Parents, I implore you. Think of your children’s future. Think of what is truly in their best interest and what will shape them into responsible adults. Don’t base your decisions on what will be the most fun for your kids, but rather on what will produce the best outcome. For many that will be sending your children to a public school, and if that is what is best for your family, I say go for it. But be sure of what you are basing your decision on. Remember, every choice we make as parents shape our children’s futures, either for the better or for the worse. Don’t make those decisions lightly. Trust me, no matter what you choose, there will be plenty of opportunities for fun!

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  • http://www.livinginretrospect.com Bobbie

    Interesting points. It’s like we worry so much that our kids are having fun because we know that they are losing their childhood so early. I am a firm believer that fun is something children should learn to make themselves. Being able to entertain yourself is a skill that a lot of children don’t learn anymore thanks to technology. Homeschooling is certainly not for everyone, and we have all encountered kids whose parents forgot the importance of socialization, but I think a lot of homeschooled kids are very well-adjusted. Nice post.

    • Rahab to Riches

      Yes I definitely agree that homeschooling isn’t for everyone. It is a major life change and commitment. The point I was mainly trying to get across was that kids will have fun no matter what, we as parents shouldn’t base our decisions on fun but rather on what is best for our kids. Sometimes fun is best, but it shouldn’t be taken to the extreme or out of context. I hope I made that point and didn’t come across as judgmental :-)

  • http://melissasaywhat.com Melissa M. Miller

    I couldn’t have seen this post at a better time. Homeschooling my child has never been an option as I’m a single parent and have been for 14 years, nearly my son’s whole life. I honestly don’t know what I would have done, had it been a viable consideration, but I certainly wouldn’t have discounted it for fear that my son would “miss all the fun”. You’re exactly right! School is for learning, regardless of where it takes place.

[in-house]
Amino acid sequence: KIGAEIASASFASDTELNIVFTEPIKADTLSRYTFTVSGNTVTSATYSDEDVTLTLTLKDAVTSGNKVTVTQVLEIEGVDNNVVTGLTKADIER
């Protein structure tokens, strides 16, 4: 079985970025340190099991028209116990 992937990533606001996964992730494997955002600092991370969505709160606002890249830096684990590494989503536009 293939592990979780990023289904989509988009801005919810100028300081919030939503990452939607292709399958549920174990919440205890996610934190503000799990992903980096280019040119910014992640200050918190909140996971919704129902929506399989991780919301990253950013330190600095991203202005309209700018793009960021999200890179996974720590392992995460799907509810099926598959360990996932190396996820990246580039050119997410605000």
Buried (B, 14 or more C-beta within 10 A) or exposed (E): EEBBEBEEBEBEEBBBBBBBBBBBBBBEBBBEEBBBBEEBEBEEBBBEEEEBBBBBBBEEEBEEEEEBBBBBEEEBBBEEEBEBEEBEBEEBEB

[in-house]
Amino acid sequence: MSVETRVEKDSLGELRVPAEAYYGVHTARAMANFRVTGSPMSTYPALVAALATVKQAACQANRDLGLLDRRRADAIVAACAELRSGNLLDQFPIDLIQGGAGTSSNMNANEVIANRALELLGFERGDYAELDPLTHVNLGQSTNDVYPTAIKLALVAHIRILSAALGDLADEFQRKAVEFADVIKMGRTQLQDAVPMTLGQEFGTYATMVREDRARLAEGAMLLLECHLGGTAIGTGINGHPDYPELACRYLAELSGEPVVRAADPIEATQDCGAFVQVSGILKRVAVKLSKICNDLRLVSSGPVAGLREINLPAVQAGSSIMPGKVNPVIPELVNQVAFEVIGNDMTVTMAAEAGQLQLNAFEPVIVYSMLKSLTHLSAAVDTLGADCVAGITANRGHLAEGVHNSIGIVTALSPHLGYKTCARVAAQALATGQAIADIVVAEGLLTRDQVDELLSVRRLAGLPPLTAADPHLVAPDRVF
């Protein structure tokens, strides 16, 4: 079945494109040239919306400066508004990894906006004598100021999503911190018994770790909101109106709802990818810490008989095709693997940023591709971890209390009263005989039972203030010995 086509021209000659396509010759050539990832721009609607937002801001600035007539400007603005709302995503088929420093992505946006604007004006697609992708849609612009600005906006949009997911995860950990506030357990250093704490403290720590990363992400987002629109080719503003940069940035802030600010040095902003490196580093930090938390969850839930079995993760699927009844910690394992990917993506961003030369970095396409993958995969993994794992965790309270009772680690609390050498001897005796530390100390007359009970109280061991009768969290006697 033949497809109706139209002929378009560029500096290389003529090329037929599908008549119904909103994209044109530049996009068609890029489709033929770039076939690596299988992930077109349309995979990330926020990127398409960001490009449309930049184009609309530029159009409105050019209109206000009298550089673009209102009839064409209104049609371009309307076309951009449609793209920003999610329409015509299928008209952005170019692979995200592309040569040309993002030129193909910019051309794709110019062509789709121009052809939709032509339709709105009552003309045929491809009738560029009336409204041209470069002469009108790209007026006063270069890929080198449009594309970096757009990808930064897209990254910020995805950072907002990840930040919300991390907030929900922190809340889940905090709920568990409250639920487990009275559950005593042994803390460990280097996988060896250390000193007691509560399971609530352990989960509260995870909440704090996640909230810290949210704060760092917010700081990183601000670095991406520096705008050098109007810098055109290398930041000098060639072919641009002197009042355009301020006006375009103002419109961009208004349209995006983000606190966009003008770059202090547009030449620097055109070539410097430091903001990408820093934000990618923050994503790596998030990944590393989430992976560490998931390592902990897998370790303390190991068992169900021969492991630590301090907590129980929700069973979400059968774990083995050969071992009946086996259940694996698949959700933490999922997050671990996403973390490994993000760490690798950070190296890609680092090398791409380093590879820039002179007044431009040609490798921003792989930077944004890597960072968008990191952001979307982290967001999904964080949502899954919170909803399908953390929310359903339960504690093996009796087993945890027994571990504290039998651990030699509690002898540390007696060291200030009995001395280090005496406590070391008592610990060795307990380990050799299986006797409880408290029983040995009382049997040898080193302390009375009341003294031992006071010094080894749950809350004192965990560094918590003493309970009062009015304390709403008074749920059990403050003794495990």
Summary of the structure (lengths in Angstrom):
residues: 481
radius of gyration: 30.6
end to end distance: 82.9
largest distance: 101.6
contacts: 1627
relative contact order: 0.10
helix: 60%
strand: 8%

The reason why this touches me is because my employer recently had to “crack down” on abuse of the workplace. Too much non work related socialization, too many people checking their cell phones during business hours, etc. If we are to prepare our children for real life, we should adhere to the simple philosophy that there is a time and a place for everything.

    School or work can have it’s moments where it can be considered “fun”, but in a way that harbors learning and productivity, not recess or lunch time or purely socialization with others. Home-schooled children can have just as much, if not more socialization than those schooled outside of the home. That comes from EFFORT. To be honest, sending my child to school for “socialization” seems merely a babysitting tactic if I’m solely focused on ensuring “fun and socialization”. I am not personally doing so, but I’m sure there are folks that do.

    I love having fun WITH my family during the evenings and weekends. Oh how I wish I could have NOT spent all my time at work, but I am the primary caregiver and we have to eat. I’d be doing myself and my family a disservice if I thought about the past too much. I can’t change it, but I can continue to do my best to ensure my teenager learns the fundamentals, has fun when it’s appropriate, has an understanding of becoming a valuable member of the adult society, etc.

    Your post really has me thinking! I appreciate it and I understand your views and respect them.

    Thank you for sharing!!

    • Rahab to Riches

      Thank you so much for commenting. I totally understand being a single mother, I was one for a few years with my oldest daughter so I understand where you’re coming from. It sounds like you’re doing the best for your little family. I am glad to hear your point
      of view as I was worried this post might be taken the wrong way by some people. You totally made my point with the workplace scenario you described. It seems like some adults nowadays don’t know how to separate work from play and that is my fear for the next generation. Thanks again, I look forward to checking out your blog as well.